Getting in the Mood: 9 Tips for Better Moodboards

Whimsical, clean, fresh, dark, edgy, or all of the above. Not everyone has the same vocabulary when it comes to the look and feel of a product or service. As designers, how do we get people to agree on an aesthetic? One practice we love at Blink is putting together moodboards.

Working as a visual designer over the years, I have learned how to use moodboards to successfully pitch concepts to our internal team and clients. Making a moodboard is more than just selecting images that specify type, color, texture, etc. At a higher level, a moodboard should express specific feelings and attributes. Here are nine tips to help you make better moodboards and use them effectively.

1. Know why you're using a moodboard.

Getting started on a project is always tough. The vast number of possibilities for how a product or service could look and feel can be both intimidating and exciting. How do we make sure we are going down the right path? Moodboards can help you get started with a low barrier to entry.

What a moodboard isn't is a final direction for the look of a project. Moodboards are an early step in the process because they are about communicating a feeling or experience using a combination of images and words.

Potential mood board images including a French bulldog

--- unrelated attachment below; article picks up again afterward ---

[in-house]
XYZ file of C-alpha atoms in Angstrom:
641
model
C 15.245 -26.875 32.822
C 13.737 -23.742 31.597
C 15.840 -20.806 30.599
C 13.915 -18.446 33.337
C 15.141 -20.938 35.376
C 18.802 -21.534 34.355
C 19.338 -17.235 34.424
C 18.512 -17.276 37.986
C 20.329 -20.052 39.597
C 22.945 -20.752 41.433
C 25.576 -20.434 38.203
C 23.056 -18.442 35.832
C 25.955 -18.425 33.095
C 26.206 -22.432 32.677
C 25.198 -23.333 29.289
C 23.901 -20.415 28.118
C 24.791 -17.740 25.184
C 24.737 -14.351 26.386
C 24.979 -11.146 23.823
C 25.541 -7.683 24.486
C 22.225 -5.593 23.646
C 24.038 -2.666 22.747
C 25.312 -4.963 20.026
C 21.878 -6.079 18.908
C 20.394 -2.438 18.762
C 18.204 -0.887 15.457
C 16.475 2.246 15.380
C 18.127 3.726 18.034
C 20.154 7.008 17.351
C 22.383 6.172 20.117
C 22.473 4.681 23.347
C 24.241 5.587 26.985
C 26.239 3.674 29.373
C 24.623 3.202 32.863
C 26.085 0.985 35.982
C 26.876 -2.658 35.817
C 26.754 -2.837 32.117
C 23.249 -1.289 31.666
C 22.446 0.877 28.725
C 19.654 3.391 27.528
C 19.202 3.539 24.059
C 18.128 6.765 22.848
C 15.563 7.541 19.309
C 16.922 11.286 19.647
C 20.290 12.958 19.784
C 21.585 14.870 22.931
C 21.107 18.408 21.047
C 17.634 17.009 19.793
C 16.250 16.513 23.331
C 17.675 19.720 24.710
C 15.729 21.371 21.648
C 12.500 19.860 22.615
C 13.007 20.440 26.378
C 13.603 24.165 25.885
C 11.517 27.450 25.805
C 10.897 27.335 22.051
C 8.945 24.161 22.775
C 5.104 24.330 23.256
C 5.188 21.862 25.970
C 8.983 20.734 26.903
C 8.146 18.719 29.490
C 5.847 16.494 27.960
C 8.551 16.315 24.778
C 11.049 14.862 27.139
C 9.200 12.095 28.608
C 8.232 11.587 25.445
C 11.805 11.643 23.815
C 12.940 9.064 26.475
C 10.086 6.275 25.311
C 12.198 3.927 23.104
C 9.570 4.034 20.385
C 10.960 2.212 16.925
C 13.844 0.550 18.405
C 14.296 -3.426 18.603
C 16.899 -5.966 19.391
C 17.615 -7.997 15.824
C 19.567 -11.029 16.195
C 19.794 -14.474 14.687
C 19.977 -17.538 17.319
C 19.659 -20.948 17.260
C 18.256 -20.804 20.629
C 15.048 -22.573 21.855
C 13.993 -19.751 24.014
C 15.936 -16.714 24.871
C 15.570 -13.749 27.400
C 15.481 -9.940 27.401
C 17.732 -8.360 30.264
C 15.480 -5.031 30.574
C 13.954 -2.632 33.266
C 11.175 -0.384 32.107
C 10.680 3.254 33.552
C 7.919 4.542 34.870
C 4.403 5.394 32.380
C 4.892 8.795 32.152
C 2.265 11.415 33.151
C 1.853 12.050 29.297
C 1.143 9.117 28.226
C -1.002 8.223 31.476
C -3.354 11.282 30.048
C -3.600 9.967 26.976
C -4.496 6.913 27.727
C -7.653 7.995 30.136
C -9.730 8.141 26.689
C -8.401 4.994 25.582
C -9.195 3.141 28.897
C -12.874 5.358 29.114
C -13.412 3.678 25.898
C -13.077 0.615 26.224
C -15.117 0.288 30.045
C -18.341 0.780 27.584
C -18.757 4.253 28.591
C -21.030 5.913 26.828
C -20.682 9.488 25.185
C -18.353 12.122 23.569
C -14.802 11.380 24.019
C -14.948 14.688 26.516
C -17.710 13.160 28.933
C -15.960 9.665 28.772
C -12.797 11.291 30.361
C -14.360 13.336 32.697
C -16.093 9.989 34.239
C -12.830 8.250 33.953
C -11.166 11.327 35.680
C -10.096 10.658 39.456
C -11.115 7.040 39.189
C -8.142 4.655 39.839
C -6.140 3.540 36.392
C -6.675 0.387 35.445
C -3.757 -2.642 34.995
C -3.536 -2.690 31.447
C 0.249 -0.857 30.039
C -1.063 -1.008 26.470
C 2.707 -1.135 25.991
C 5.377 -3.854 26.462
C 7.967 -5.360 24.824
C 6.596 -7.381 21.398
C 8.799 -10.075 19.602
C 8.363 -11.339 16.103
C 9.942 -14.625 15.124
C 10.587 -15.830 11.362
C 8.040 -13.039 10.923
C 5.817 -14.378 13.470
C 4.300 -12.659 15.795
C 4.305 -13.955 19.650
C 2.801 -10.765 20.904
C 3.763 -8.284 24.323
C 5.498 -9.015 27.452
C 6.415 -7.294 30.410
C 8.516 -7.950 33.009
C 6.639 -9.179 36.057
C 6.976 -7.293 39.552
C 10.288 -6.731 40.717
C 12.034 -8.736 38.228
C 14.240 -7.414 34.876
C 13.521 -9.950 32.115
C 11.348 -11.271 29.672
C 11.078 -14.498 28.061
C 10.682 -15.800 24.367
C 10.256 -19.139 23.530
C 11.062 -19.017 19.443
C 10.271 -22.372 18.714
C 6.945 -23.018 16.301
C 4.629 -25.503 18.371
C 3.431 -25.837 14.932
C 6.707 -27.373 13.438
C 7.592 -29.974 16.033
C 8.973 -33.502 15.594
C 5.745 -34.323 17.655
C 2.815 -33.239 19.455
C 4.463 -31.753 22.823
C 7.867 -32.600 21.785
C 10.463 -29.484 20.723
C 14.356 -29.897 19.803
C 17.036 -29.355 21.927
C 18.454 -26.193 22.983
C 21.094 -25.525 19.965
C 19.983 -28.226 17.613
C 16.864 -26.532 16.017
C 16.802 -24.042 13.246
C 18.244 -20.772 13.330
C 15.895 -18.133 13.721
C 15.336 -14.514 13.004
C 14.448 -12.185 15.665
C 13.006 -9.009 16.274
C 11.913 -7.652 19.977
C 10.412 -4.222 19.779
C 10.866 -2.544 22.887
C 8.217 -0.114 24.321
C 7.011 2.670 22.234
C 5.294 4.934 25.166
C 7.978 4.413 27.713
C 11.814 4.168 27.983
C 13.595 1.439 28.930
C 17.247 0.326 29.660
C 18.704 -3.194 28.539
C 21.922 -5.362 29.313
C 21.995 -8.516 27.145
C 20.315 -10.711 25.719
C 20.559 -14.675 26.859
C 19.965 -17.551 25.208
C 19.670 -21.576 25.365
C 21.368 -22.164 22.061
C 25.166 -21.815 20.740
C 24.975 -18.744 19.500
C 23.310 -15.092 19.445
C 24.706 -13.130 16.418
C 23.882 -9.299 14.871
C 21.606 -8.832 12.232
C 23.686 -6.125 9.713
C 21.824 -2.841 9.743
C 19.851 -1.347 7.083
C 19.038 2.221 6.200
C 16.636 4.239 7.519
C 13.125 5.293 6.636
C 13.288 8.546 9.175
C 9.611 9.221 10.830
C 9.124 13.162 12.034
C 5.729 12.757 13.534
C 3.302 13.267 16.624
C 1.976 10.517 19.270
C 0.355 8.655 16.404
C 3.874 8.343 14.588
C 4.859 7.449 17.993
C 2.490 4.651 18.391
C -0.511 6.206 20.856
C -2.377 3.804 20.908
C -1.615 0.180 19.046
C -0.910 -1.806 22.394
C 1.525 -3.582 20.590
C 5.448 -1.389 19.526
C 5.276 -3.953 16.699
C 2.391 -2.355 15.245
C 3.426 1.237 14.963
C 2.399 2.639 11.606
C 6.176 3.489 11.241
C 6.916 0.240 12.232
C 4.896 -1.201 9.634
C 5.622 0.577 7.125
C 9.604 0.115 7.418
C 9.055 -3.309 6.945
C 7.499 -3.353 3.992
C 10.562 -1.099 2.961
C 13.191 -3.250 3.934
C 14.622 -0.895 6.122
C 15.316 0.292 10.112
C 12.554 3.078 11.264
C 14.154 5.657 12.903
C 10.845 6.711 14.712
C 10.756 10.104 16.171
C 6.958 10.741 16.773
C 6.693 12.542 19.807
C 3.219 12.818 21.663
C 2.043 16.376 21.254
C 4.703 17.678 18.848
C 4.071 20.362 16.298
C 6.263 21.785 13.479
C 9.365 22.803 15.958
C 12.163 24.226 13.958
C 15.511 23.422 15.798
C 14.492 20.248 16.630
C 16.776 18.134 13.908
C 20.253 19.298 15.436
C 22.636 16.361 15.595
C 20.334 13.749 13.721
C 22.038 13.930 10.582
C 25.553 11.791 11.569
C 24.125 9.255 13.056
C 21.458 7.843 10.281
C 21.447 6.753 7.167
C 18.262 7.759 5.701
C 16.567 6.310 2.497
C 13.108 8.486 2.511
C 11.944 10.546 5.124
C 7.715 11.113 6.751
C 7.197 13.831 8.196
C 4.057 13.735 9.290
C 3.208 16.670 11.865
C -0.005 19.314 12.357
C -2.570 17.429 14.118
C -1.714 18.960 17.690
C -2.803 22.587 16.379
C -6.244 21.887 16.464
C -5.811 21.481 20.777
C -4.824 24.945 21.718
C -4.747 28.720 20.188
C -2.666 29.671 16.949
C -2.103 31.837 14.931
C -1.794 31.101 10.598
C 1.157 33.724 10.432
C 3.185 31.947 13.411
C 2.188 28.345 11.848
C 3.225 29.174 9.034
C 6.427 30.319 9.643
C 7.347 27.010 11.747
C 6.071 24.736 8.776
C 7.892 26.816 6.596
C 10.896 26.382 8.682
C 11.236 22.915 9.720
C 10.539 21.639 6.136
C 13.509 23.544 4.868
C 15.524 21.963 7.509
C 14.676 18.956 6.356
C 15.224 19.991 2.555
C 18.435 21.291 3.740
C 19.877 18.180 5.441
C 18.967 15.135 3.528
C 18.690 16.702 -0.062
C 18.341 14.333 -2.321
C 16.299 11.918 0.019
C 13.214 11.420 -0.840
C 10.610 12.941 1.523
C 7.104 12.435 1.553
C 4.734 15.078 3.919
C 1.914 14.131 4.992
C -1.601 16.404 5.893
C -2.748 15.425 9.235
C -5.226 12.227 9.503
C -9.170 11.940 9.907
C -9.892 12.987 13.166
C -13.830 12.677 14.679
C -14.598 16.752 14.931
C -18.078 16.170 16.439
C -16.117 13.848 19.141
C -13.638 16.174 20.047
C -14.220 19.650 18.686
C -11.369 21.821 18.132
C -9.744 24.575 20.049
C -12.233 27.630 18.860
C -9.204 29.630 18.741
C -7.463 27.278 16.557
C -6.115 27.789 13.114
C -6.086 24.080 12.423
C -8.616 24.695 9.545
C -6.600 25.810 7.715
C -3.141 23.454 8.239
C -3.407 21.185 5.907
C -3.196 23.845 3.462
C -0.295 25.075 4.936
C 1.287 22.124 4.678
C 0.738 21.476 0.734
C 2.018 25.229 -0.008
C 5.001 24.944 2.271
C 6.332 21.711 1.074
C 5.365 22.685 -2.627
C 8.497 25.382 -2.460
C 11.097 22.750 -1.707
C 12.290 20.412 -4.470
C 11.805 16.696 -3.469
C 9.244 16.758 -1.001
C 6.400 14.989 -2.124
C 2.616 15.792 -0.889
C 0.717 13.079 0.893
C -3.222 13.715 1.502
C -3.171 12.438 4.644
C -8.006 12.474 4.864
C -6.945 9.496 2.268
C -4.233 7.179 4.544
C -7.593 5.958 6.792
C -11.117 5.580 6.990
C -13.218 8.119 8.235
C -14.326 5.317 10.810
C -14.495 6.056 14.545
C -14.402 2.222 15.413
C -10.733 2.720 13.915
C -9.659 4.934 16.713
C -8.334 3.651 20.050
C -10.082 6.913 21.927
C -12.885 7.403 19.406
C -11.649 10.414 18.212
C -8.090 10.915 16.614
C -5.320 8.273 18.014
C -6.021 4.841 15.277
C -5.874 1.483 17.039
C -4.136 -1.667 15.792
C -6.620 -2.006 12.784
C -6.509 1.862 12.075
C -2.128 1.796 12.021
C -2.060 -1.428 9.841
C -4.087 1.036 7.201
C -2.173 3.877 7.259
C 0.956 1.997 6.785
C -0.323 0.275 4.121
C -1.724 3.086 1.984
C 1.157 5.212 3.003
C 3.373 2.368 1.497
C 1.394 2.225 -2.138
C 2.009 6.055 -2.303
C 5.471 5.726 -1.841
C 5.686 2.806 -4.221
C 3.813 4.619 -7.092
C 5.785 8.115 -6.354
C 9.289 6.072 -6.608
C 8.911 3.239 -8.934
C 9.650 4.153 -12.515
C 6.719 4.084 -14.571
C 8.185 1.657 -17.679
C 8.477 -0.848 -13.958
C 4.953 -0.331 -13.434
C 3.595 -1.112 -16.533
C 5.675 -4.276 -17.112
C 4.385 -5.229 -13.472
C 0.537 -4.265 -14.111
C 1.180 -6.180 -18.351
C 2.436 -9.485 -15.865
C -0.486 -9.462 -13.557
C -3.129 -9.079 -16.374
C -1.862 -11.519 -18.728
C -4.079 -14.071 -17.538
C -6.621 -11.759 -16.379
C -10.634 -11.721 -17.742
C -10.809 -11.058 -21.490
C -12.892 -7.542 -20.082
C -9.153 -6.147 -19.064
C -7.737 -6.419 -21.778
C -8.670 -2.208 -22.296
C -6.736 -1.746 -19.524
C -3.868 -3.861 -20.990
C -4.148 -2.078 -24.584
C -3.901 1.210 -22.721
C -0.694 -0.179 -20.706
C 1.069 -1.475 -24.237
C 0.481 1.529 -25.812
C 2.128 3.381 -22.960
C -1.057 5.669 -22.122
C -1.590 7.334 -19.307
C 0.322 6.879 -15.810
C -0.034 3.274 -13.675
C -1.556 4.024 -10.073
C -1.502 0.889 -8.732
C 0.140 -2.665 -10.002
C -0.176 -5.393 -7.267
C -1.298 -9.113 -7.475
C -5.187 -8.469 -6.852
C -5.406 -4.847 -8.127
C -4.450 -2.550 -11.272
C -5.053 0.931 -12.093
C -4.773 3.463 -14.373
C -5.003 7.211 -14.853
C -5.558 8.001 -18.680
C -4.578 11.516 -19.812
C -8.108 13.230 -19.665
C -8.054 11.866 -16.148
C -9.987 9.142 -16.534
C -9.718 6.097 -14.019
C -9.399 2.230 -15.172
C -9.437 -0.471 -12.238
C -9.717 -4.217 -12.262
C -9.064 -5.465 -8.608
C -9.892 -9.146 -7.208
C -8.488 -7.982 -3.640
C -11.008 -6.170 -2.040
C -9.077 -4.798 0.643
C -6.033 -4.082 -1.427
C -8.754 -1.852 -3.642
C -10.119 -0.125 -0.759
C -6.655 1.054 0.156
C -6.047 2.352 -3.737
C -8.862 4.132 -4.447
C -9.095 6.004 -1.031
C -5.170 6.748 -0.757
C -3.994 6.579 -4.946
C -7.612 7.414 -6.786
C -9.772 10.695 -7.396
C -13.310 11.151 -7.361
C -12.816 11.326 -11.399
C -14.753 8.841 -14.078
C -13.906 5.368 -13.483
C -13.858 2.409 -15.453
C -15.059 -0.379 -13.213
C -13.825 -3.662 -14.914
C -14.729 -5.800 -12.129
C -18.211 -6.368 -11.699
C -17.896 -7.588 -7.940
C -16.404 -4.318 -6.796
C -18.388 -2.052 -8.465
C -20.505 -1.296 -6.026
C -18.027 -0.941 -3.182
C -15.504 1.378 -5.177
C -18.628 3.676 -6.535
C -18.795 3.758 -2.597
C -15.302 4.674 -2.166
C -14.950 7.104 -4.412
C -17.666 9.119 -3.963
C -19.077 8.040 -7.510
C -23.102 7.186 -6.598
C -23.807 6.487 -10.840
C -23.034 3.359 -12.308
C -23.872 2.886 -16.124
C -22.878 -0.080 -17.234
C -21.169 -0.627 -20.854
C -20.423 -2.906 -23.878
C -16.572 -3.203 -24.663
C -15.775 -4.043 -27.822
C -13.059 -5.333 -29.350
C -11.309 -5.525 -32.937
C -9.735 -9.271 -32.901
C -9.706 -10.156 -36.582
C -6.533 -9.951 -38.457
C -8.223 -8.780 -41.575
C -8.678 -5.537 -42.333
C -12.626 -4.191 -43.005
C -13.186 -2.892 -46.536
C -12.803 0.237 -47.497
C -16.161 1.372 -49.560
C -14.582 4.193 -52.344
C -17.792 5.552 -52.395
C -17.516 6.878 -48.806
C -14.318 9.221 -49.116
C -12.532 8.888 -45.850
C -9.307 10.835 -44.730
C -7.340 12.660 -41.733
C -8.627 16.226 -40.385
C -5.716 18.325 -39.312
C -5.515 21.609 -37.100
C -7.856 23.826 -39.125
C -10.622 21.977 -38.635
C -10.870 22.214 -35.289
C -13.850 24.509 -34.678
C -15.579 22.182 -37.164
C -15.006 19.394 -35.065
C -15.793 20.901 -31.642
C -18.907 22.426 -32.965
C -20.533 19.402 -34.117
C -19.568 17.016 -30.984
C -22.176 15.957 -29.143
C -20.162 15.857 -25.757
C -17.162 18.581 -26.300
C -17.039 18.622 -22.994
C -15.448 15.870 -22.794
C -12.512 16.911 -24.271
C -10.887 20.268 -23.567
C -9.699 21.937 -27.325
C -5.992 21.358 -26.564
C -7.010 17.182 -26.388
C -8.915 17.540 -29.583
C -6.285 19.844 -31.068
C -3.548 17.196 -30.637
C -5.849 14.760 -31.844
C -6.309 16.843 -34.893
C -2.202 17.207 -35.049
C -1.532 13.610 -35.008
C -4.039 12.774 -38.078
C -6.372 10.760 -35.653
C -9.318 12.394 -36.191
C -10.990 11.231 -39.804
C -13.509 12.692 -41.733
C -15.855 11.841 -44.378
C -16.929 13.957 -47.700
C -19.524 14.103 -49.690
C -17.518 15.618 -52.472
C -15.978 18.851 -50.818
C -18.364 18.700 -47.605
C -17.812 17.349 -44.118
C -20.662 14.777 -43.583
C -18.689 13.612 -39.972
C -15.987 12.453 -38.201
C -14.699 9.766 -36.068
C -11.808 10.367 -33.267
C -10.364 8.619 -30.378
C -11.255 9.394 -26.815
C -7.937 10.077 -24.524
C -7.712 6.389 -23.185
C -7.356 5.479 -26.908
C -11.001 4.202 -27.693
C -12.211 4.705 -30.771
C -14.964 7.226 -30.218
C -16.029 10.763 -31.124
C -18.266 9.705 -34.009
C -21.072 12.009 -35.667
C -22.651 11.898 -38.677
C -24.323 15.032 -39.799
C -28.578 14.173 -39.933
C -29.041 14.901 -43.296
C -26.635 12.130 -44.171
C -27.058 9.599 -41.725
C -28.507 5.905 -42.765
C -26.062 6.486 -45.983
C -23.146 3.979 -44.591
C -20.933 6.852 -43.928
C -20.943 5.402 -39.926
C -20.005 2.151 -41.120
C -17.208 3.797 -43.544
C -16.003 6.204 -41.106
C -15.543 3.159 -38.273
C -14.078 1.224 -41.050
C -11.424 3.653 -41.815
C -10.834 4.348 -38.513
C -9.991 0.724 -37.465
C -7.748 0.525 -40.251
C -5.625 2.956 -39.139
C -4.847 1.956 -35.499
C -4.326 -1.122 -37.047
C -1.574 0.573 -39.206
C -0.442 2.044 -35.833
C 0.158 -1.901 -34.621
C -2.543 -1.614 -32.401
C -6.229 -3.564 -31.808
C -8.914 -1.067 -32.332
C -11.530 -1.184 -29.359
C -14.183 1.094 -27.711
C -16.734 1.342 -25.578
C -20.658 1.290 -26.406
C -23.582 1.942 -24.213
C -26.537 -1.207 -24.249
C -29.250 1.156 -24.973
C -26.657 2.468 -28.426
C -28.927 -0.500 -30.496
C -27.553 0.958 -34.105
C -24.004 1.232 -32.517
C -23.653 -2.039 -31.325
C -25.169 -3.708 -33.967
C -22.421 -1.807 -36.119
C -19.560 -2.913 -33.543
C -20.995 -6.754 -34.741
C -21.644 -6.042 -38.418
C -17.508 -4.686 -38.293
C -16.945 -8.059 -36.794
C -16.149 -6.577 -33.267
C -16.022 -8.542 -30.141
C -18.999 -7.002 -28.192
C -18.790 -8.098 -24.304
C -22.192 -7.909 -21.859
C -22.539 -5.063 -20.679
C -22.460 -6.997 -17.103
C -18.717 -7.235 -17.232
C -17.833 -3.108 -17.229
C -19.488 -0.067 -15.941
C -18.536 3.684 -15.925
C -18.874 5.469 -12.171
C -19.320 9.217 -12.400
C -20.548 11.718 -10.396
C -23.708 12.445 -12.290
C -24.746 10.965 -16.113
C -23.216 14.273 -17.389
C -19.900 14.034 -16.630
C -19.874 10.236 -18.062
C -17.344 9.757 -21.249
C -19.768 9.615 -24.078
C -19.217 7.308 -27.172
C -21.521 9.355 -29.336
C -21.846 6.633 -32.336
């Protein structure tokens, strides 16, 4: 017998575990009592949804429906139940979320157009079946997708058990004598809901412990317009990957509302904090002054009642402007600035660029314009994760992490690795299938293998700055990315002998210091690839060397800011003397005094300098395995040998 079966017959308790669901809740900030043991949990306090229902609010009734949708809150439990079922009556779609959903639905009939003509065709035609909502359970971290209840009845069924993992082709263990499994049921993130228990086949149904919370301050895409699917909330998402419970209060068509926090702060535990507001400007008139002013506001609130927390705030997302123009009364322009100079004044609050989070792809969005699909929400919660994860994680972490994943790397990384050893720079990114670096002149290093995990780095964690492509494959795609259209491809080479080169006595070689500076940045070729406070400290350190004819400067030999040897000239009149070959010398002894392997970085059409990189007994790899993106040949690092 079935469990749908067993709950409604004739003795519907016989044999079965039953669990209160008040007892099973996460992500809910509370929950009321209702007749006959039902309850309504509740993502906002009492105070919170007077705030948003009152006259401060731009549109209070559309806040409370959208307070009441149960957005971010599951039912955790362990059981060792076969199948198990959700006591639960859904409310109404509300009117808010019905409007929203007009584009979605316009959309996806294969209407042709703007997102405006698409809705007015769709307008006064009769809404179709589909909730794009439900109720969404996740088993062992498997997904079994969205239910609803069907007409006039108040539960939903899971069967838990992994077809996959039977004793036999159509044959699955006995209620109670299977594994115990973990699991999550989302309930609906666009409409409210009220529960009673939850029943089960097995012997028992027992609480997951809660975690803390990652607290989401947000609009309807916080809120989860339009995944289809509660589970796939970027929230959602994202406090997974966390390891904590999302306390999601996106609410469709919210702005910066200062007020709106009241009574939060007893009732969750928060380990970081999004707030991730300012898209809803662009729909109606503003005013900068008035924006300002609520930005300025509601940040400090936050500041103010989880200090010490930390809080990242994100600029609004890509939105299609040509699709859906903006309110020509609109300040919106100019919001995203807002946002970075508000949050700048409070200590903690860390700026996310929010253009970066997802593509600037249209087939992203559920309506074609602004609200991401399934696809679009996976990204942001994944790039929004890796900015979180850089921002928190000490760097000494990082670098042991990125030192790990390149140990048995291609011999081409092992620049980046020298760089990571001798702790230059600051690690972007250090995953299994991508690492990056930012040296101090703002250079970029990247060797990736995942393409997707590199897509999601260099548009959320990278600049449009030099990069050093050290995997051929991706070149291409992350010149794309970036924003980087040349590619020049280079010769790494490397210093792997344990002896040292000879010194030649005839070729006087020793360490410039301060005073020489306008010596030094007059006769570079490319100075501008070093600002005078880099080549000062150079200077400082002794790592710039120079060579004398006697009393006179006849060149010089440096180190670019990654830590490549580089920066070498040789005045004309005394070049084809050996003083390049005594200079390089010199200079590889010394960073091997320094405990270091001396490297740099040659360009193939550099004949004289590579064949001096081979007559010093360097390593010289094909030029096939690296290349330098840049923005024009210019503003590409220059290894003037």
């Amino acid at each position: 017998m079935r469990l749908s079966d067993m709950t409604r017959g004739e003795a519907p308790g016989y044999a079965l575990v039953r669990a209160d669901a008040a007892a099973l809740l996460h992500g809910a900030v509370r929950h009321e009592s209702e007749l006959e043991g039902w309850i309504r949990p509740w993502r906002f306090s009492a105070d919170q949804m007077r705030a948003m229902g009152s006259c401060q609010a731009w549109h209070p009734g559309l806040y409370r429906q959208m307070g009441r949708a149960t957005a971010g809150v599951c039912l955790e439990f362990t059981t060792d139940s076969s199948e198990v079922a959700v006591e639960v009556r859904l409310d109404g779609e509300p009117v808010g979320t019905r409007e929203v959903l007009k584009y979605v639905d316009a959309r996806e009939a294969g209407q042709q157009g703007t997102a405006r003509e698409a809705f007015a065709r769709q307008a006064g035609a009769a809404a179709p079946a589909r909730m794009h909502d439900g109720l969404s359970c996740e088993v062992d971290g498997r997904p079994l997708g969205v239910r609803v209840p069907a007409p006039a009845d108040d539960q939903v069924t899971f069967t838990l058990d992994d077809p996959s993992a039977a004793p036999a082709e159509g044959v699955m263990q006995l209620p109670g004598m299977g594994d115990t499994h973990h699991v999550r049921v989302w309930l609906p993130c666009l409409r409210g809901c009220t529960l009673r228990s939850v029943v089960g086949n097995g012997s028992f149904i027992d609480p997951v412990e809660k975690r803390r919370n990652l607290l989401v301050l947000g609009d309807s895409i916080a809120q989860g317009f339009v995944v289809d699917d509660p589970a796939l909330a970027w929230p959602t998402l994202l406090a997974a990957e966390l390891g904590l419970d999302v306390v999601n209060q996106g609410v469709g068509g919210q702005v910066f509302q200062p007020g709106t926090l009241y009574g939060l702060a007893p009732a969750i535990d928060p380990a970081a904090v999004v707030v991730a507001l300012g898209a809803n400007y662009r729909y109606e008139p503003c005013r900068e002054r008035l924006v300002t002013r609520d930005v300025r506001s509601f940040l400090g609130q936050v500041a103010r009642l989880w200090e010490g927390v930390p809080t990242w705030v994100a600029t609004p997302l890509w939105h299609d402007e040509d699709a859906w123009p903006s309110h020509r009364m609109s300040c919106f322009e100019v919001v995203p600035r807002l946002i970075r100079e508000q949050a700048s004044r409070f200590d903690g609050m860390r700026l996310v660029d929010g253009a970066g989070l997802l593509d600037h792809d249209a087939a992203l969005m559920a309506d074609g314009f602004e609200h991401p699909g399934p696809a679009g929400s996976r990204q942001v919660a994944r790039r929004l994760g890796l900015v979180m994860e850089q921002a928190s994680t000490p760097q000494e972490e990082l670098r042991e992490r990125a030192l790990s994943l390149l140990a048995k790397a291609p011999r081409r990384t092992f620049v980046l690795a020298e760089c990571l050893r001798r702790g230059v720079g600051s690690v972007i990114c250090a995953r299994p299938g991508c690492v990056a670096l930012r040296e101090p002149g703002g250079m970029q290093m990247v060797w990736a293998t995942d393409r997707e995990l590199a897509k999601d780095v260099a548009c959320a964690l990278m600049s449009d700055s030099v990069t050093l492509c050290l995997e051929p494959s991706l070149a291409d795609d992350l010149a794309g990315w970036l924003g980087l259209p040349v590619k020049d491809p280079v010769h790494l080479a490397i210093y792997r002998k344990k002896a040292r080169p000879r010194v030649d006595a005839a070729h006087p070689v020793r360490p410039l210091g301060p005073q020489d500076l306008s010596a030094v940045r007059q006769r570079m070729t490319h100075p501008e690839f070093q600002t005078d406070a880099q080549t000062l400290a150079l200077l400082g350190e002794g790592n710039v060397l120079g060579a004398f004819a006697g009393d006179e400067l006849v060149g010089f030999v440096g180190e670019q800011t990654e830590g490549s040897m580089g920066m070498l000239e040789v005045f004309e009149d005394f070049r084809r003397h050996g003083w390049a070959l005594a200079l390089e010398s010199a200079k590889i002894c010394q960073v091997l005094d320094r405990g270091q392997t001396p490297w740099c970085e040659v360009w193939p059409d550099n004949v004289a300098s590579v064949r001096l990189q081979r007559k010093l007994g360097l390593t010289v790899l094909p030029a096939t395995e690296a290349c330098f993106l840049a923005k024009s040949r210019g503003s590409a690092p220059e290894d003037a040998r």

Potential moodboard images, including a French bulldog.

2. Start with keywords.

Many designers I know dive straight into selecting images. That’s one way to go about it, but at Blink, we think the process works better when we focus on the words we are trying to visually represent. That’s not to say you can’t post-rationalize images in the process.

I like to create boards that hit on a common set of words, but I also inject some words that are unique to each board. These differentiators help communicate the nuances between directions and could come from either a brand’s key attributes or a set of values we create with the client.

3. Sell the idea to stakeholders (by making it theirs).

Working with different levels of aesthetic vocabulary, tackling unclear goals, or aligning multiple stakeholders with strong visual POVs (of varying tastes) can make talking about visual look and feel a challenge.